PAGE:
When do that you'll notice Advanced Find, Replace, even Go To. Let's check out Go To. From here it opens up the Find and Replace dialog, and you'll see tabs for Find, there's our last search, color, Replace, and Go To, where we started. So if we wanted to, for example, go to a specific page, we just type it in over here, like page 6, click Go To, and we're taken directly to the top of page 6. Maybe you would rather go to comments. If there are comments in the document, you can go to comments from Any reviewer, or if there are multiple reviewers, you can make a selection to narrow it down.
Let's choose Karen Leslie, and click Next. And you might not see it; it might be in the background highlighted. You may need to go back using Previous, and sure enough, there is a comment. I'm just going to scroll up a little bit, so you can see, sure enough, it's from Karen Leslie. So that's Go To. It's just simply takes us to different parts of a document; different sections, bookmarks, lines, etcetera. Let's go back to Find now. From here, where we typed in the word color in our Navigation pane, we see it here in the Find field, and you'll notice that there are some other options down below by clicking More.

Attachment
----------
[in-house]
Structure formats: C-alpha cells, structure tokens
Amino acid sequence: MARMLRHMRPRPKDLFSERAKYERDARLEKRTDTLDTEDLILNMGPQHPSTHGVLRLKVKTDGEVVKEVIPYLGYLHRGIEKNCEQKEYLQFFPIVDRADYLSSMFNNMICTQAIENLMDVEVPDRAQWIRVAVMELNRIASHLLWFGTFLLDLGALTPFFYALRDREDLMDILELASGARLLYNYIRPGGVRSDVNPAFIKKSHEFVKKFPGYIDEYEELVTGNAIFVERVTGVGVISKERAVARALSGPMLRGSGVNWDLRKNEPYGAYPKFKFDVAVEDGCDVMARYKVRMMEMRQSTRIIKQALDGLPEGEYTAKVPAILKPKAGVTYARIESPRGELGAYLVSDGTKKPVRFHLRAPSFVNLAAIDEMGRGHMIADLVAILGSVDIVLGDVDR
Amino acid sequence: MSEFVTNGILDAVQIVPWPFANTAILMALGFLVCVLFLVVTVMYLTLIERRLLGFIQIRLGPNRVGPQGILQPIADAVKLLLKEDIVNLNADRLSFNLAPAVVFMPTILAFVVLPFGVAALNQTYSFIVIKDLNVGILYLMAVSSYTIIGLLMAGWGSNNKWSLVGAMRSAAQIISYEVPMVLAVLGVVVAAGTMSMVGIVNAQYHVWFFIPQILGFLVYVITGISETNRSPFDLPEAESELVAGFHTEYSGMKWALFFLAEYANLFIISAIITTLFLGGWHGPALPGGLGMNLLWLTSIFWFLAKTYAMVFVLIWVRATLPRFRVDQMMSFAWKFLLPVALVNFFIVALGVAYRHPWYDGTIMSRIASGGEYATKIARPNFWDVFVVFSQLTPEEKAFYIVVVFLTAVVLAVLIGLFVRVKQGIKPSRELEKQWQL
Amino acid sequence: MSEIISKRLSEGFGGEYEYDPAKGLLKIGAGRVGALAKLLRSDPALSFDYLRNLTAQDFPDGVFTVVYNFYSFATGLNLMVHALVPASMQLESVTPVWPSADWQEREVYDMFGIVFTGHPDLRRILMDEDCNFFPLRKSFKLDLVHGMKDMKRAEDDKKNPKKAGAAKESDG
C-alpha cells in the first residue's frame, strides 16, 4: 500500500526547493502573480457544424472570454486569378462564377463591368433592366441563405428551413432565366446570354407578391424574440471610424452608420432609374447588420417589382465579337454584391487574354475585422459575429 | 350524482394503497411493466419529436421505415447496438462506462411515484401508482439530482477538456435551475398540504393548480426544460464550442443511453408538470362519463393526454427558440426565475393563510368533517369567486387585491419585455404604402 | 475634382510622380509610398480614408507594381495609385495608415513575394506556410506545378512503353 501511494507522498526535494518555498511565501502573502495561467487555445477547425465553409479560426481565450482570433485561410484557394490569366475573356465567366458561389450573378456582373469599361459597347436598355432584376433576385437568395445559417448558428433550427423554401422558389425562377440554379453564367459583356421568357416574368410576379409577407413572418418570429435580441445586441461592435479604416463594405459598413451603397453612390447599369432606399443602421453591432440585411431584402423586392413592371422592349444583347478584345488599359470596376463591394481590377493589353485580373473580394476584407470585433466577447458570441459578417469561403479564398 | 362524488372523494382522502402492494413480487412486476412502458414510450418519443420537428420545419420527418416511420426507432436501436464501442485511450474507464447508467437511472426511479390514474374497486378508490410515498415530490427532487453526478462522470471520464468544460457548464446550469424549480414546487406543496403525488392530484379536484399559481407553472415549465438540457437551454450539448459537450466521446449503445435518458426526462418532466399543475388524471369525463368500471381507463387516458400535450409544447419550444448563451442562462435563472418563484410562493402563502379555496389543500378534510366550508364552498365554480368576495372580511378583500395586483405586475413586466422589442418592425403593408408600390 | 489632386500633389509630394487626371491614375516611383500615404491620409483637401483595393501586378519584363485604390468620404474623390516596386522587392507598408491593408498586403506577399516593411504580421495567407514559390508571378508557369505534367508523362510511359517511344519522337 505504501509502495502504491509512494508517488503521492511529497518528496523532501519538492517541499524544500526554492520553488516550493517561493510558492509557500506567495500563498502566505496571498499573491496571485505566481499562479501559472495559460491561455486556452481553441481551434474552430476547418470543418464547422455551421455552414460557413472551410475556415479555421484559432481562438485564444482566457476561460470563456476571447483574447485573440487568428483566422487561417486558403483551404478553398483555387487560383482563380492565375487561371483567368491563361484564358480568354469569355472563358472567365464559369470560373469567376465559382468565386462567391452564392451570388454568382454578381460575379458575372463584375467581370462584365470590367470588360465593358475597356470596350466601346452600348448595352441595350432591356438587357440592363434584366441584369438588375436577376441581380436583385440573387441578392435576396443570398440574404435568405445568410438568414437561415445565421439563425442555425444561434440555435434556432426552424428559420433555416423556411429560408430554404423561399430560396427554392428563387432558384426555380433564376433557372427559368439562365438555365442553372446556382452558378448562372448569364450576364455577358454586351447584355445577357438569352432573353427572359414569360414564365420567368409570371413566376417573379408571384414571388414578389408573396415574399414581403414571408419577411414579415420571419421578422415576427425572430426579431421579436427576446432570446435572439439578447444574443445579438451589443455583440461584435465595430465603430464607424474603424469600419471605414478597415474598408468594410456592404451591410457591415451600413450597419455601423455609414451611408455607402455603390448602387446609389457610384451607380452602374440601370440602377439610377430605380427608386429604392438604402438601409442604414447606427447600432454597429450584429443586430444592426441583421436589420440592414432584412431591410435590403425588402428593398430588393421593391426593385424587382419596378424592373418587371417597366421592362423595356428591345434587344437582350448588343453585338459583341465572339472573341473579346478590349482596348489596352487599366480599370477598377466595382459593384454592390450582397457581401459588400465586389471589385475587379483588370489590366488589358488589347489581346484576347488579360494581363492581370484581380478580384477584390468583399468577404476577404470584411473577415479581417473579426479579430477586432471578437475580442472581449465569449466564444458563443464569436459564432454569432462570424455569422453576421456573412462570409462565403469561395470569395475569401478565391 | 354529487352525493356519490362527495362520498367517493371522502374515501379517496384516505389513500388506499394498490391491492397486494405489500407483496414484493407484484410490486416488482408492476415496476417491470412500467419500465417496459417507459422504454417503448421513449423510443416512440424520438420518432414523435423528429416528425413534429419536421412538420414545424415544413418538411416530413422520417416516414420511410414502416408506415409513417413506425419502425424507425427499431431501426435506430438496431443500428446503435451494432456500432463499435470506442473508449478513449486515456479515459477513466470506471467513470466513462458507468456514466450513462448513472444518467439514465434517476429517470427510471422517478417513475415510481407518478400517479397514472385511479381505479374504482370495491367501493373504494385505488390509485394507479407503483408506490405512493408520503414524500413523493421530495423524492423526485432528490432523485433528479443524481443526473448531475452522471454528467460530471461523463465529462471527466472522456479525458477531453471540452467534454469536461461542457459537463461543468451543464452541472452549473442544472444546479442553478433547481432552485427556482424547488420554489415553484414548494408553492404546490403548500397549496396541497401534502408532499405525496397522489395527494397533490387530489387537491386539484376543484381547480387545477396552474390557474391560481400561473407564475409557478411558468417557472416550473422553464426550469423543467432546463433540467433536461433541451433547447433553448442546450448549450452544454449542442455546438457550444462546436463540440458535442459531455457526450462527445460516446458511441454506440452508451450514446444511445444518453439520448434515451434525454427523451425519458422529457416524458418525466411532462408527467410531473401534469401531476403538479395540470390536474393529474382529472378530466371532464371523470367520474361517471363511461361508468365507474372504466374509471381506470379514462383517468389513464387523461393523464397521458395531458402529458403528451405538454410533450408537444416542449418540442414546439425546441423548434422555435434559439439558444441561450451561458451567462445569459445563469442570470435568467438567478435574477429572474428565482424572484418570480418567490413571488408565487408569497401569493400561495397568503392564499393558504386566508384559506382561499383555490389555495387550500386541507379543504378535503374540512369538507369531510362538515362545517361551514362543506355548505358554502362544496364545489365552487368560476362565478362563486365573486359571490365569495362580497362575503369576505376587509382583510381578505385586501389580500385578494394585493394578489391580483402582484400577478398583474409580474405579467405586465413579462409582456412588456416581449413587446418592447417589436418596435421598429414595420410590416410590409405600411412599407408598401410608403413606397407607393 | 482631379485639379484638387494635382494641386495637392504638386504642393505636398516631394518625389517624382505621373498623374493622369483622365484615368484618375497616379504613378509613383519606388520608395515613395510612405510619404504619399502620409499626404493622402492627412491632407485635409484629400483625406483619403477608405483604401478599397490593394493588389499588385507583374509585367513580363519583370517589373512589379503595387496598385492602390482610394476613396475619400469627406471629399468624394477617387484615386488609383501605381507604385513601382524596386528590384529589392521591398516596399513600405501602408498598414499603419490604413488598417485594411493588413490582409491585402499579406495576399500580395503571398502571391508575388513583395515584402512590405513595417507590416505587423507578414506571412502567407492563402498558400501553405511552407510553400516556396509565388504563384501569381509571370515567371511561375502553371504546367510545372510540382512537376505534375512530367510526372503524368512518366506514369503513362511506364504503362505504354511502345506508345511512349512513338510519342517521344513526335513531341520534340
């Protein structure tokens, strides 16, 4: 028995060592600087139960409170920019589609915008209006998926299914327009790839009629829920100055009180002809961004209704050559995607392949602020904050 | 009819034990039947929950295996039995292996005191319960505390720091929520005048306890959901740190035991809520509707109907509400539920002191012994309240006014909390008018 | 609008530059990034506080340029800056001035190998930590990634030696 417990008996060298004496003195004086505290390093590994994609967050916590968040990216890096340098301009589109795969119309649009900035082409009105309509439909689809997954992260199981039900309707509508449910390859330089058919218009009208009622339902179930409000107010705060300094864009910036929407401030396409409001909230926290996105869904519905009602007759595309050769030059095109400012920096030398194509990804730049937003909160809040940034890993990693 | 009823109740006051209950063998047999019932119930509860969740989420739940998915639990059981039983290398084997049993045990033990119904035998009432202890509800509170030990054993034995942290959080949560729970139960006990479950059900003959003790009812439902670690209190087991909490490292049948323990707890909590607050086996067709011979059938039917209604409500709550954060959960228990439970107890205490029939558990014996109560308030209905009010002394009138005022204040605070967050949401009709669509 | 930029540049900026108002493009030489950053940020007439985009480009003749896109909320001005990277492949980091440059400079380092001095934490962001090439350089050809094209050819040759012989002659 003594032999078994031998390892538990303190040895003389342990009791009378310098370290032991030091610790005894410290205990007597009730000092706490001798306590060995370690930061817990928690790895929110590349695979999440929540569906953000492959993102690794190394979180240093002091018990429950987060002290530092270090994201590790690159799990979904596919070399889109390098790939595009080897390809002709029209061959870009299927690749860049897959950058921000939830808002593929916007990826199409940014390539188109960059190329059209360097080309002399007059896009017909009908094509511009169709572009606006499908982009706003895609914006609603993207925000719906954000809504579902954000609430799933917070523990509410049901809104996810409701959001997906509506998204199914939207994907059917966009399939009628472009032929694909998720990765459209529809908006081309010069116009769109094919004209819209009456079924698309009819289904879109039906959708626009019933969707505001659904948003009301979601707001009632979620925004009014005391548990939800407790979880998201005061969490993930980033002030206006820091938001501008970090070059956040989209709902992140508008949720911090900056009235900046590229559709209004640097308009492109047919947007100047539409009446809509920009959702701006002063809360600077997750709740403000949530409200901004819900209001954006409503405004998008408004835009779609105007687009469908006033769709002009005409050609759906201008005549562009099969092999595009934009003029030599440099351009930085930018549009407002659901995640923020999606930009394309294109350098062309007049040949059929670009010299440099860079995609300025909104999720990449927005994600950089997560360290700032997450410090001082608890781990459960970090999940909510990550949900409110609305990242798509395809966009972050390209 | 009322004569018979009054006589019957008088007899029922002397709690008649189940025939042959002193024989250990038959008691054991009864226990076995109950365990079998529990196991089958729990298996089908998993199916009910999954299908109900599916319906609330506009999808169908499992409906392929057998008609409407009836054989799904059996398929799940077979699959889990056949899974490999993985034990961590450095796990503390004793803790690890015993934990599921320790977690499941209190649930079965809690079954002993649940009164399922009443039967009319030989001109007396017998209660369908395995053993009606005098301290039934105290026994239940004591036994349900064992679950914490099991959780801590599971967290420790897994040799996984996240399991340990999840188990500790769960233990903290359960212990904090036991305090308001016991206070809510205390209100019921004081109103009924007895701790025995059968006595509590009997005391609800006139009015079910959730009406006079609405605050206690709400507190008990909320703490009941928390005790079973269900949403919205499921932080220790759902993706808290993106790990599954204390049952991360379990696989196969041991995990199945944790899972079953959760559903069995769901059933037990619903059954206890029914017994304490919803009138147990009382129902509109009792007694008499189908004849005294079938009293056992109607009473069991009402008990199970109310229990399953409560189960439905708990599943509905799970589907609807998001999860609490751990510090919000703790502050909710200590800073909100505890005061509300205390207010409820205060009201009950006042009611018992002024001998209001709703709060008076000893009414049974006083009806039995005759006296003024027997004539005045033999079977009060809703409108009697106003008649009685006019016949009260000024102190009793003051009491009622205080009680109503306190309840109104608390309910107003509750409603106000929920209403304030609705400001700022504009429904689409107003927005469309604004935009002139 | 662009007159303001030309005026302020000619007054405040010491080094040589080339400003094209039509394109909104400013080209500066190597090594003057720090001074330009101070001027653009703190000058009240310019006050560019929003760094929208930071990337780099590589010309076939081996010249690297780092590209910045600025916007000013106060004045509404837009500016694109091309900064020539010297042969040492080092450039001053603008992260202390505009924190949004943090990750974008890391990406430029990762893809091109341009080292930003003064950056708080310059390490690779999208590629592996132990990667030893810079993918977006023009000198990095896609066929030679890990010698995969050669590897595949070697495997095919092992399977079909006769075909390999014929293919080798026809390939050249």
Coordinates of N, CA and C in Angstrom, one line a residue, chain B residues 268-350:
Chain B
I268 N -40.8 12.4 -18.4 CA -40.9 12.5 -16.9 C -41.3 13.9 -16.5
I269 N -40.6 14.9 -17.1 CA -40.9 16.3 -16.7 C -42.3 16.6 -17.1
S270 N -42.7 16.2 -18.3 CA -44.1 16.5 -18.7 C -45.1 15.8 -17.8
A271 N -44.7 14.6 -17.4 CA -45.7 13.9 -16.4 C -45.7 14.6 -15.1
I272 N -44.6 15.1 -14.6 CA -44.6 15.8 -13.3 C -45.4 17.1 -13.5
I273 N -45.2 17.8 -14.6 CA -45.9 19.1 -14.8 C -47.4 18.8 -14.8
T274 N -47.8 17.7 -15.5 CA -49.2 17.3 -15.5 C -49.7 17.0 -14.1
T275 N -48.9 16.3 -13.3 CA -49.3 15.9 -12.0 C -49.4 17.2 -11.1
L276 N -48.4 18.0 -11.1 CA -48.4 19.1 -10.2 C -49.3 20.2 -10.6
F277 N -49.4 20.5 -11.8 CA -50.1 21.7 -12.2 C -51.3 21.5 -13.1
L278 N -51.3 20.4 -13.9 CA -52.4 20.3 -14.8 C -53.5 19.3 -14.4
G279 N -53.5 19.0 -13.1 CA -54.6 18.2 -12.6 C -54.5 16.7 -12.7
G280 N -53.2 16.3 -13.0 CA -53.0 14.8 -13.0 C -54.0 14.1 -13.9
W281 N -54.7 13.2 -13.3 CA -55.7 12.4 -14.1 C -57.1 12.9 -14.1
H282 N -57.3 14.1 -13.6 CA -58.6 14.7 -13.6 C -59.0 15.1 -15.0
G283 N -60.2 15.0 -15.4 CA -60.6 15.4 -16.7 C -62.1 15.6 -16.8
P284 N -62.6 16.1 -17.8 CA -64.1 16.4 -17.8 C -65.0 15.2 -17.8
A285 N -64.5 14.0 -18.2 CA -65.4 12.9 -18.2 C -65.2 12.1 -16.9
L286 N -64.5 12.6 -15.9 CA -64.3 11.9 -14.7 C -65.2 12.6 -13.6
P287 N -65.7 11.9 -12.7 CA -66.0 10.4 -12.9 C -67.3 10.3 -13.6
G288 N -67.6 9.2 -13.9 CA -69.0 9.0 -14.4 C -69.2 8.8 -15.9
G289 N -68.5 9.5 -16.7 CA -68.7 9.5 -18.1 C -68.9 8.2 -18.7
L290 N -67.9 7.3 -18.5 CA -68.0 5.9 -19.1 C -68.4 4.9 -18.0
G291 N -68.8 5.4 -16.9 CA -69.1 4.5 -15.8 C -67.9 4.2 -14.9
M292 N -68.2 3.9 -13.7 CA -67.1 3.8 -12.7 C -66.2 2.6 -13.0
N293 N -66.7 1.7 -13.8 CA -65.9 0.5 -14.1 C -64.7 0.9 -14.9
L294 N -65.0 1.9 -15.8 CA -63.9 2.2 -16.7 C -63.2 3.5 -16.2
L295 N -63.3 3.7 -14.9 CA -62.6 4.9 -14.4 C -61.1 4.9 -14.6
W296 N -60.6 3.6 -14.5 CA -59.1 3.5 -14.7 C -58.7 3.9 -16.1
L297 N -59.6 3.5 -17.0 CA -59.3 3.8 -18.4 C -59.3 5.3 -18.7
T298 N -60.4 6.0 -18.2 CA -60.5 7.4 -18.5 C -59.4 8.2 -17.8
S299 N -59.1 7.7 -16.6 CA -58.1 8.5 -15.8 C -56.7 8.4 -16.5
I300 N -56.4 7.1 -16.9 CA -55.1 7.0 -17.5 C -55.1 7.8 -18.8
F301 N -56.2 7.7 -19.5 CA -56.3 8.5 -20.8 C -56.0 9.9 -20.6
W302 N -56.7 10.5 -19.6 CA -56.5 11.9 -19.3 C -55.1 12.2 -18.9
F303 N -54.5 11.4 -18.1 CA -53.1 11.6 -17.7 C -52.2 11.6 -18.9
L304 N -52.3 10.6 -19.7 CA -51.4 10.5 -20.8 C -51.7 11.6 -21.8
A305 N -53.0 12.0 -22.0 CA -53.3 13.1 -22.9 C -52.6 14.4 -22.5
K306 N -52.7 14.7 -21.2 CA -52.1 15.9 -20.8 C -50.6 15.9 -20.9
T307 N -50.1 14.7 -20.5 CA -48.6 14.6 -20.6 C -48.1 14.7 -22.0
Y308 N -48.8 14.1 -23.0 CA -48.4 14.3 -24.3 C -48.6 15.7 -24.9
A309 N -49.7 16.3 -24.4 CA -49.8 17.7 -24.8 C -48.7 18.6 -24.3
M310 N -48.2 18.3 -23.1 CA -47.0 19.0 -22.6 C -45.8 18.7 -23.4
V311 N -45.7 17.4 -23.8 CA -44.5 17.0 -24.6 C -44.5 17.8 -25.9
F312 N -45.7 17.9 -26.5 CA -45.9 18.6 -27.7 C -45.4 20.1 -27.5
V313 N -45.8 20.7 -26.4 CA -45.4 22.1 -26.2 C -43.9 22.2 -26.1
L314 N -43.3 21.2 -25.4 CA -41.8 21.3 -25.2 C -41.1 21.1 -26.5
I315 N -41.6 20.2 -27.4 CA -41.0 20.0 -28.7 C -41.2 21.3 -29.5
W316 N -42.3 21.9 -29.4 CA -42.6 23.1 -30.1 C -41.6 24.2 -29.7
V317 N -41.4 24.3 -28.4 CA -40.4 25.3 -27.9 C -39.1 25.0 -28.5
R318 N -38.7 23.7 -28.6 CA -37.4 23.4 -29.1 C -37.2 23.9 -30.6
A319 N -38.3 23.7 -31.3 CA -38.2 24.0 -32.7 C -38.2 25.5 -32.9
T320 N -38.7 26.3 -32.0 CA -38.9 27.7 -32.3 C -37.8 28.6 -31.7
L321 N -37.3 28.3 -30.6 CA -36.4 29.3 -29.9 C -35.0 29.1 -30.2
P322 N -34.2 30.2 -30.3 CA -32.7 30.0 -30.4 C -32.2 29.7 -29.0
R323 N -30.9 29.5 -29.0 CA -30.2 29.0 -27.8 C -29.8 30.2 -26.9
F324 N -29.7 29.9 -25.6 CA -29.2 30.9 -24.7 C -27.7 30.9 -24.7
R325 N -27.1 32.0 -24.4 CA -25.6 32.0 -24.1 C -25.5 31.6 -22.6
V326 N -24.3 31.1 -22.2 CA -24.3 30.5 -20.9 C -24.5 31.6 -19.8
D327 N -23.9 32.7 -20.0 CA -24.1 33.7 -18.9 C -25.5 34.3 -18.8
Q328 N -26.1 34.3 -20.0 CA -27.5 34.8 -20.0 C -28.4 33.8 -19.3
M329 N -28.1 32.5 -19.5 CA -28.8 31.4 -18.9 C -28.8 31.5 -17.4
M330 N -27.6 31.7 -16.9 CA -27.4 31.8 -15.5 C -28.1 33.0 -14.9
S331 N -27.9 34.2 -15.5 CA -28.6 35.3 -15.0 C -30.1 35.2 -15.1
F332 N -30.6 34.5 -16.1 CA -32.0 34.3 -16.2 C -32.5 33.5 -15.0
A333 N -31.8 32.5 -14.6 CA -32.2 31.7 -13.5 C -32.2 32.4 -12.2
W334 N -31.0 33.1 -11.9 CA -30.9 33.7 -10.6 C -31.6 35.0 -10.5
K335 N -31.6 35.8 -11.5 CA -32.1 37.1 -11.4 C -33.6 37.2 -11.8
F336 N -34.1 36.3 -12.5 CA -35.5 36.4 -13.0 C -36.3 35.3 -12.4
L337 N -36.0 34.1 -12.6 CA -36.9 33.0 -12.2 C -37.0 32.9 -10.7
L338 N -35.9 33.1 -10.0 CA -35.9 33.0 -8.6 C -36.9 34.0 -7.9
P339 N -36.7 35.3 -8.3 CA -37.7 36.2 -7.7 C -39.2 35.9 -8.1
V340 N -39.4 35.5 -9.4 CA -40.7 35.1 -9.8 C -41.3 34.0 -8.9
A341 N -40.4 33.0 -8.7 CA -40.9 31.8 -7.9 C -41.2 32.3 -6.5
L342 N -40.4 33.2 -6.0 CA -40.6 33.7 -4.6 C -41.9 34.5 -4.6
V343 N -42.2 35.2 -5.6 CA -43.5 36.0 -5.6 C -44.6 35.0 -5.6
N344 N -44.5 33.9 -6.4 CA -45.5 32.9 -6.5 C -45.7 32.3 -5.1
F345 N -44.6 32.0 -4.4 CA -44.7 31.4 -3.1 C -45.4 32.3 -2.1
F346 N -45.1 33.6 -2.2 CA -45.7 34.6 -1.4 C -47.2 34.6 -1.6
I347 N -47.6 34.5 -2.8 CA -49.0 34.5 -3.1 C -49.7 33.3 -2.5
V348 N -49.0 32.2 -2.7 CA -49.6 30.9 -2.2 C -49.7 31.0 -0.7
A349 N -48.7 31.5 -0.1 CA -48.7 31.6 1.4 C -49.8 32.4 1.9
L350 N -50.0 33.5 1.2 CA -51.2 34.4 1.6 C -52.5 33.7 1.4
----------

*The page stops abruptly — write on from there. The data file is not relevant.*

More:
We can Match case, whole words only, okay; where color was part of a larger word, we won't stop at those results by using Find whole words only. You can use wildcards if you wanted to; could be color with an asterisk. That means color, with anything after it, but nothing before it. Sounds like; all kinds of options here for you to choose from. Let's Match Case as well. Now when we click Find Next, you can see it's finding the whole word color. Find Next, again, color all by itself, and its all lowercase.